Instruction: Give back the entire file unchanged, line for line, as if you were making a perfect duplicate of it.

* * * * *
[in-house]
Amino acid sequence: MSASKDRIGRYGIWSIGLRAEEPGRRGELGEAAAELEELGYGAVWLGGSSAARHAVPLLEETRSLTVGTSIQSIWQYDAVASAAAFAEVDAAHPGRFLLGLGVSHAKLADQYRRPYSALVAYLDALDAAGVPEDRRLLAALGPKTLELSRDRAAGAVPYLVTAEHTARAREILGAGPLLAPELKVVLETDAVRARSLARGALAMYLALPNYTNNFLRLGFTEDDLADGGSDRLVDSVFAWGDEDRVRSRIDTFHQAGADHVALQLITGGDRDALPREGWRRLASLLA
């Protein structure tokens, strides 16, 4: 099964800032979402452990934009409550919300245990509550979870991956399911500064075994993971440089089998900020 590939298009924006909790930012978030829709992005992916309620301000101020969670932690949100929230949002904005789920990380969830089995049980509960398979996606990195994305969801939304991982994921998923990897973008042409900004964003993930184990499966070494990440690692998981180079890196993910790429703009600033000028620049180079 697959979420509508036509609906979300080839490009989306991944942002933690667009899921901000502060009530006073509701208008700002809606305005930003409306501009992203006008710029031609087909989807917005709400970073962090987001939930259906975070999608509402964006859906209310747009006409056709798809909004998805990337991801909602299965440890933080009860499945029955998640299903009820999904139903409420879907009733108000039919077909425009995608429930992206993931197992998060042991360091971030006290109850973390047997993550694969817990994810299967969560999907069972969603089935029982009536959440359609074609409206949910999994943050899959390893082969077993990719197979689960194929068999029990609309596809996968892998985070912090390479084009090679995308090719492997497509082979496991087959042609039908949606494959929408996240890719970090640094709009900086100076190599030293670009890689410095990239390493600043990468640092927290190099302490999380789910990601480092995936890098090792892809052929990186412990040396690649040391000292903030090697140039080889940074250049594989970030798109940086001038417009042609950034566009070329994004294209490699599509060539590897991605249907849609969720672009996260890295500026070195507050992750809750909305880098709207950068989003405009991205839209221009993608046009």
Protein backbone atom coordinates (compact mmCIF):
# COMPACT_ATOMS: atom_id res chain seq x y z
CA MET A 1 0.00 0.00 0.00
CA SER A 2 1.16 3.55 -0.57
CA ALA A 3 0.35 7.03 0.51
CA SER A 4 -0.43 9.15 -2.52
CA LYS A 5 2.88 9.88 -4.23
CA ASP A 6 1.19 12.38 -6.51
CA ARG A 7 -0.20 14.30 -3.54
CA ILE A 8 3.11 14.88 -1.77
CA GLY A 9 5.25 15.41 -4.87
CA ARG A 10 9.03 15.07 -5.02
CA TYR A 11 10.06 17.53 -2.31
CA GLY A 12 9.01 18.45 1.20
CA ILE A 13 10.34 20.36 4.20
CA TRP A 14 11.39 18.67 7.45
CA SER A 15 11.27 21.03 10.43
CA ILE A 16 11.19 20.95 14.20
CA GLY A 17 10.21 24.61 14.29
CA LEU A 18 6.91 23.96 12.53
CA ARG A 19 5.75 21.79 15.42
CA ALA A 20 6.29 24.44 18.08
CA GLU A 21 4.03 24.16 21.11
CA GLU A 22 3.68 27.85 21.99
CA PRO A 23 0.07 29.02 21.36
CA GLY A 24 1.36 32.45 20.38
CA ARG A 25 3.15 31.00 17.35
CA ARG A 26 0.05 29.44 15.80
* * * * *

[in-house]
Amino acid sequence: MSASKDRIGRYGIWSIGLRAEEPGRRGELGEAAAELEELGYGAVWLGGSSAARHAVPLLEETRSLTVGTSIQSIWQYDAVASAAAFAEVDAAHPGRFLLGLGVSHAKLADQYRRPYSALVAYLDALDAAGVPEDRRLLAALGPKTLELSRDRAAGAVPYLVTAEHTARAREILGAGPLLAPELKVVLETDAVRARSLARGALAMYLALPNYTNNFLRLGFTEDDLADGGSDRLVDSVFAWGDEDRVRSRIDTFHQAGADHVALQLITGGDRDALPREGWRRLASLLA
């Protein structure tokens, strides 16, 4: 099964800032979402452990934009409550919300245990509550979870991956399911500064075994993971440089089998900020 590939298009924006909790930012978030829709992005992916309620301000101020969670932690949100929230949002904005789920990380969830089995049980509960398979996606990195994305969801939304991982994921998923990897973008042409900004964003993930184990499966070494990440690692998981180079890196993910790429703009600033000028620049180079 697959979420509508036509609906979300080839490009989306991944942002933690667009899921901000502060009530006073509701208008700002809606305005930003409306501009992203006008710029031609087909989807917005709400970073962090987001939930259906975070999608509402964006859906209310747009006409056709798809909004998805990337991801909602299965440890933080009860499945029955998640299903009820999904139903409420879907009733108000039919077909425009995608429930992206993931197992998060042991360091971030006290109850973390047997993550694969817990994810299967969560999907069972969603089935029982009536959440359609074609409206949910999994943050899959390893082969077993990719197979689960194929068999029990609309596809996968892998985070912090390479084009090679995308090719492997497509082979496991087959042609039908949606494959929408996240890719970090640094709009900086100076190599030293670009890689410095990239390493600043990468640092927290190099302490999380789910990601480092995936890098090792892809052929990186412990040396690649040391000292903030090697140039080889940074250049594989970030798109940086001038417009042609950034566009070329994004294209490699599509060539590897991605249907849609969720672009996260890295500026070195507050992750809750909305880098709207950068989003405009991205839209221009993608046009």
Protein backbone atom coordinates (compact mmCIF):
# COMPACT_ATOMS: atom_id res chain seq x y z
CA MET A 1 0.00 0.00 0.00
CA SER A 2 1.16 3.55 -0.57
CA ALA A 3 0.35 7.03 0.51
CA SER A 4 -0.43 9.15 -2.52
CA LYS A 5 2.88 9.88 -4.23
CA ASP A 6 1.19 12.38 -6.51
CA ARG A 7 -0.20 14.30 -3.54
CA ILE A 8 3.11 14.88 -1.77
CA GLY A 9 5.25 15.41 -4.87
CA ARG A 10 9.03 15.07 -5.02
CA TYR A 11 10.06 17.53 -2.31
CA GLY A 12 9.01 18.45 1.20
CA ILE A 13 10.34 20.36 4.20
CA TRP A 14 11.39 18.67 7.45
CA SER A 15 11.27 21.03 10.43
CA ILE A 16 11.19 20.95 14.20
CA GLY A 17 10.21 24.61 14.29
CA LEU A 18 6.91 23.96 12.53
CA ARG A 19 5.75 21.79 15.42
CA ALA A 20 6.29 24.44 18.08
CA GLU A 21 4.03 24.16 21.11
CA GLU A 22 3.68 27.85 21.99
CA PRO A 23 0.07 29.02 21.36
CA GLY A 24 1.36 32.45 20.38
CA ARG A 25 3.15 31.00 17.35
CA ARG A 26 0.05 29.44 15.80